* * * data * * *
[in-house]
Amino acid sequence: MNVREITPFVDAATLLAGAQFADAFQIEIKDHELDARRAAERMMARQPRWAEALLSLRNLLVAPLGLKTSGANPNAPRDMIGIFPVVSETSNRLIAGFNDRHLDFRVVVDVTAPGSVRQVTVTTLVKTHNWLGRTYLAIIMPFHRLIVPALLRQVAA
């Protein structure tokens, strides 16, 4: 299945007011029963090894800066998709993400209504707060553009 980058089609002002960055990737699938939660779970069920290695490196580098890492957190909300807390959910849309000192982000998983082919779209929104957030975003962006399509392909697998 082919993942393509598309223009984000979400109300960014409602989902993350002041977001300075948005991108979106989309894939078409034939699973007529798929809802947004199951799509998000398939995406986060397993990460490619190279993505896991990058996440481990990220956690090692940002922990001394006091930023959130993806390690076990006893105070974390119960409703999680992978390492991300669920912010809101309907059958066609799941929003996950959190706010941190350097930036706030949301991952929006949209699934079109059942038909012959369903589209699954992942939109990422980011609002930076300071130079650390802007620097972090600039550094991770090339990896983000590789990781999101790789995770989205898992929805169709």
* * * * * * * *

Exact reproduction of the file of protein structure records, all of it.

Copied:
[in-house]
Amino acid sequence: MNVREITPFVDAATLLAGAQFADAFQIEIKDHELDARRAAERMMARQPRWAEALLSLRNLLVAPLGLKTSGANPNAPRDMIGIFPVVSETSNRLIAGFNDRHLDFRVVVDVTAPGSVRQVTVTTLVKTHNWLGRTYLAIIMPFHRLIVPALLRQVAA
């Protein structure tokens, strides 16, 4: 299945007011029963090894800066998709993400209504707060553009 980058089609002002960055990737699938939660779970069920290695490196580098890492957190909300807390959910849309000192982000998983082919779209929104957030975003962006399509392909697998 082919993942393509598309223009984000979400109300960014409602989902993350002041977001300075948005991108979106989309894939078409034939699973007529798929809802947004199951799509998000398939995406986060397993990460490619190279993505896991990058996440481990990220956690090692940002922990001394006091930023959130993806390690076990006893105070974390119960409703999680992978390492991300669920912010809101309907059958066609799941929003996950959190706010941190350097930036706030949301991952929006949209699934079109059942038909012959369903589209699954992942939109990422980011609002930076300071130079650390802007620097972090600039550094991770090339990896983000590789990781999101790789995770989205898992929805169709």